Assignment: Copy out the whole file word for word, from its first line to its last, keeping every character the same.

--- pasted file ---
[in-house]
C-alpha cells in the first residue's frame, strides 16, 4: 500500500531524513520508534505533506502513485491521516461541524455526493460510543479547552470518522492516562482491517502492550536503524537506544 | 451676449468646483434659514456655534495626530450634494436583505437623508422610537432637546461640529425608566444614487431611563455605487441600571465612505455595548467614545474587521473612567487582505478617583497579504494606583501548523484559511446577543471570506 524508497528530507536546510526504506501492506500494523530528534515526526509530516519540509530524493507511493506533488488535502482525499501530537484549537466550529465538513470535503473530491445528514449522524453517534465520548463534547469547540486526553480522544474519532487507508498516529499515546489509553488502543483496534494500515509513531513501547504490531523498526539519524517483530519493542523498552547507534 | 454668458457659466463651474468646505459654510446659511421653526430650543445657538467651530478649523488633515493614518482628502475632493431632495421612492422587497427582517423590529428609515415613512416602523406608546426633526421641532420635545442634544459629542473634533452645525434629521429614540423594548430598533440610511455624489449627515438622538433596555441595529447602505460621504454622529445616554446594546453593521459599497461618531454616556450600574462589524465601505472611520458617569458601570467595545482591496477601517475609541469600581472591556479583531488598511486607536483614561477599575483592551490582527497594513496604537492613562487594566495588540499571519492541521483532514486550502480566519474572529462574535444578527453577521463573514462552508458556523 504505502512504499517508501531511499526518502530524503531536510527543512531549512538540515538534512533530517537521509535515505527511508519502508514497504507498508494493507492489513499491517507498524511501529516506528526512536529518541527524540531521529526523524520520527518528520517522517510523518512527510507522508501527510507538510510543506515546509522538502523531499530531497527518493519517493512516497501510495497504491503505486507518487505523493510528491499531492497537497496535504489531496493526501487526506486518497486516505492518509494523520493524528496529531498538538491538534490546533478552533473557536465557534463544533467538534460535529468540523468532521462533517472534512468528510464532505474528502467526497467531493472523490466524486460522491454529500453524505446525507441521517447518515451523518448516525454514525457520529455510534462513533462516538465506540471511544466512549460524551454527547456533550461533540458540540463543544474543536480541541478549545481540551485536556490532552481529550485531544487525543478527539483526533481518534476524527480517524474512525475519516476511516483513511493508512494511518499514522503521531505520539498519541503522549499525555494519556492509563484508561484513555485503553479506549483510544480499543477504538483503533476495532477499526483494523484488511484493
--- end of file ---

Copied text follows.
[in-house]
C-alpha cells in the first residue's frame, strides 16, 4: 500500500531524513520508534505533506502513485491521516461541524455526493460510543479547552470518522492516562482491517502492550536503524537506544 | 451676449468646483434659514456655534495626530450634494436583505437623508422610537432637546461640529425608566444614487431611563455605487441600571465612505455595548467614545474587521473612567487582505478617583497579504494606583501548523484559511446577543471570506 524508497528530507536546510526504506501492506500494523530528534515526526509530516519540509530524493507511493506533488488535502482525499501530537484549537466550529465538513470535503473530491445528514449522524453517534465520548463534547469547540486526553480522544474519532487507508498516529499515546489509553488502543483496534494500515509513531513501547504490531523498526539519524517483530519493542523498552547507534 | 454668458457659466463651474468646505459654510446659511421653526430650543445657538467651530478649523488633515493614518482628502475632493431632495421612492422587497427582517423590529428609515415613512416602523406608546426633526421641532420635545442634544459629542473634533452645525434629521429614540423594548430598533440610511455624489449627515438622538433596555441595529447602505460621504454622529445616554446594546453593521459599497461618531454616556450600574462589524465601505472611520458617569458601570467595545482591496477601517475609541469600581472591556479583531488598511486607536483614561477599575483592551490582527497594513496604537492613562487594566495588540499571519492541521483532514486550502480566519474572529462574535444578527453577521463573514462552508458556523 504505502512504499517508501531511499526518502530524503531536510527543512531549512538540515538534512533530517537521509535515505527511508519502508514497504507498508494493507492489513499491517507498524511501529516506528526512536529518541527524540531521529526523524520520527518528520517522517510523518512527510507522508501527510507538510510543506515546509522538502523531499530531497527518493519517493512516497501510495497504491503505486507518487505523493510528491499531492497537497496535504489531496493526501487526506486518497486516505492518509494523520493524528496529531498538538491538534490546533478552533473557536465557534463544533467538534460535529468540523468532521462533517472534512468528510464532505474528502467526497467531493472523490466524486460522491454529500453524505446525507441521517447518515451523518448516525454514525457520529455510534462513533462516538465506540471511544466512549460524551454527547456533550461533540458540540463543544474543536480541541478549545481540551485536556490532552481529550485531544487525543478527539483526533481518534476524527480517524474512525475519516476511516483513511493508512494511518499514522503521531505520539498519541503522549499525555494519556492509563484508561484513555485503553479506549483510544480499543477504538483503533476495532477499526483494523484488511484493